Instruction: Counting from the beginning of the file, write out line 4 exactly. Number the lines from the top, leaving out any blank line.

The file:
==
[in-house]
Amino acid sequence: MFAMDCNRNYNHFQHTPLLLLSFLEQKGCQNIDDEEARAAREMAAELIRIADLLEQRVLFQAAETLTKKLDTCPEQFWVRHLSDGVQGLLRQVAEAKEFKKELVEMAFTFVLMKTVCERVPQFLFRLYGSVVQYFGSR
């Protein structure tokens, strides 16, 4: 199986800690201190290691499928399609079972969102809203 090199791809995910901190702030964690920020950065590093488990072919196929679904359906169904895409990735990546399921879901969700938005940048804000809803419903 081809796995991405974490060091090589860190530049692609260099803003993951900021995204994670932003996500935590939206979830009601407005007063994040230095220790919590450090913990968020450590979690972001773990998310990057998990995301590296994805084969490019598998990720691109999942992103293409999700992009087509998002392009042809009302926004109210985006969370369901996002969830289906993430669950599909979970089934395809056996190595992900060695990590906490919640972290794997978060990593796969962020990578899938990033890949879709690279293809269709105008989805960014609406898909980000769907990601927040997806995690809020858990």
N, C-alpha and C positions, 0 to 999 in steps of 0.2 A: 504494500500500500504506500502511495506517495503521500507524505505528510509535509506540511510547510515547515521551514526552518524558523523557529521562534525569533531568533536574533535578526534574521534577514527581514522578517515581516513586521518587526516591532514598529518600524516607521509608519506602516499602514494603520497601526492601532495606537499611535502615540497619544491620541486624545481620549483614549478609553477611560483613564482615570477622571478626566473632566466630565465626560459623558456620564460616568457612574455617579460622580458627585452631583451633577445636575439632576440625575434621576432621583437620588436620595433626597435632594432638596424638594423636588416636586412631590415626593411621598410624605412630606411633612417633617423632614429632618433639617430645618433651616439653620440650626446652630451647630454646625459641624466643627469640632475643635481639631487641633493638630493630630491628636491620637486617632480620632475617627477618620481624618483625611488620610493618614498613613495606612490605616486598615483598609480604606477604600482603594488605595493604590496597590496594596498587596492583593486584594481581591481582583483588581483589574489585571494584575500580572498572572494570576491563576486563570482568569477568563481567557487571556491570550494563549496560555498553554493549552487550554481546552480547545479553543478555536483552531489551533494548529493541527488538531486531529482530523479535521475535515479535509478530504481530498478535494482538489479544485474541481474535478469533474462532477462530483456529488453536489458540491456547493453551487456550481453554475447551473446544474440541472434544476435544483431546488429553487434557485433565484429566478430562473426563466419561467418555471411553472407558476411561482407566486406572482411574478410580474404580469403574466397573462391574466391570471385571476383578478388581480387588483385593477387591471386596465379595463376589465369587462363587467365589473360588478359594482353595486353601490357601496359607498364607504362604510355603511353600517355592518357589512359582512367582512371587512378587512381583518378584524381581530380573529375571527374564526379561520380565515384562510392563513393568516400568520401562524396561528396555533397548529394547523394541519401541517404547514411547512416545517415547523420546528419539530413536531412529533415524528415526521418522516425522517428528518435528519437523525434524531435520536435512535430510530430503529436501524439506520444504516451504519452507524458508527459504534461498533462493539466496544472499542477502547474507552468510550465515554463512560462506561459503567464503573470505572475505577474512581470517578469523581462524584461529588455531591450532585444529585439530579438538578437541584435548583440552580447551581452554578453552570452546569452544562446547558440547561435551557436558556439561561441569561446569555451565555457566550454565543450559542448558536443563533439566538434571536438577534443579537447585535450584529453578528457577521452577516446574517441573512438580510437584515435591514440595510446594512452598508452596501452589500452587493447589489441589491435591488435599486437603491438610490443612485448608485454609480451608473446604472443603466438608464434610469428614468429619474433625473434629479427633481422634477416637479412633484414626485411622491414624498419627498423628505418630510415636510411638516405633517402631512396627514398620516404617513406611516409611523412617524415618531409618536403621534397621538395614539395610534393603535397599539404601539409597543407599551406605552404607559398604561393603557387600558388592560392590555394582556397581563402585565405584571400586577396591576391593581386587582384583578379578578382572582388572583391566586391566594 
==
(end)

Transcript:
N, C-alpha and C positions, 0 to 999 in steps of 0.2 A: 504494500500500500504506500502511495506517495503521500507524505505528510509535509506540511510547510515547515521551514526552518524558523523557529521562534525569533531568533536574533535578526534574521534577514527581514522578517515581516513586521518587526516591532514598529518600524516607521509608519506602516499602514494603520497601526492601532495606537499611535502615540497619544491620541486624545481620549483614549478609553477611560483613564482615570477622571478626566473632566466630565465626560459623558456620564460616568457612574455617579460622580458627585452631583451633577445636575439632576440625575434621576432621583437620588436620595433626597435632594432638596424638594423636588416636586412631590415626593411621598410624605412630606411633612417633617423632614429632618433639617430645618433651616439653620440650626446652630451647630454646625459641624466643627469640632475643635481639631487641633493638630493630630491628636491620637486617632480620632475617627477618620481624618483625611488620610493618614498613613495606612490605616486598615483598609480604606477604600482603594488605595493604590496597590496594596498587596492583593486584594481581591481582583483588581483589574489585571494584575500580572498572572494570576491563576486563570482568569477568563481567557487571556491570550494563549496560555498553554493549552487550554481546552480547545479553543478555536483552531489551533494548529493541527488538531486531529482530523479535521475535515479535509478530504481530498478535494482538489479544485474541481474535478469533474462532477462530483456529488453536489458540491456547493453551487456550481453554475447551473446544474440541472434544476435544483431546488429553487434557485433565484429566478430562473426563466419561467418555471411553472407558476411561482407566486406572482411574478410580474404580469403574466397573462391574466391570471385571476383578478388581480387588483385593477387591471386596465379595463376589465369587462363587467365589473360588478359594482353595486353601490357601496359607498364607504362604510355603511353600517355592518357589512359582512367582512371587512378587512381583518378584524381581530380573529375571527374564526379561520380565515384562510392563513393568516400568520401562524396561528396555533397548529394547523394541519401541517404547514411547512416545517415547523420546528419539530413536531412529533415524528415526521418522516425522517428528518435528519437523525434524531435520536435512535430510530430503529436501524439506520444504516451504519452507524458508527459504534461498533462493539466496544472499542477502547474507552468510550465515554463512560462506561459503567464503573470505572475505577474512581470517578469523581462524584461529588455531591450532585444529585439530579438538578437541584435548583440552580447551581452554578453552570452546569452544562446547558440547561435551557436558556439561561441569561446569555451565555457566550454565543450559542448558536443563533439566538434571536438577534443579537447585535450584529453578528457577521452577516446574517441573512438580510437584515435591514440595510446594512452598508452596501452589500452587493447589489441589491435591488435599486437603491438610490443612485448608485454609480451608473446604472443603466438608464434610469428614468429619474433625473434629479427633481422634477416637479412633484414626485411622491414624498419627498423628505418630510415636510411638516405633517402631512396627514398620516404617513406611516409611523412617524415618531409618536403621534397621538395614539395610534393603535397599539404601539409597543407599551406605552404607559398604561393603557387600558388592560392590555394582556397581563402585565405584571400586577396591576391593581386587582384583578379578578382572582388572583391566586391566594 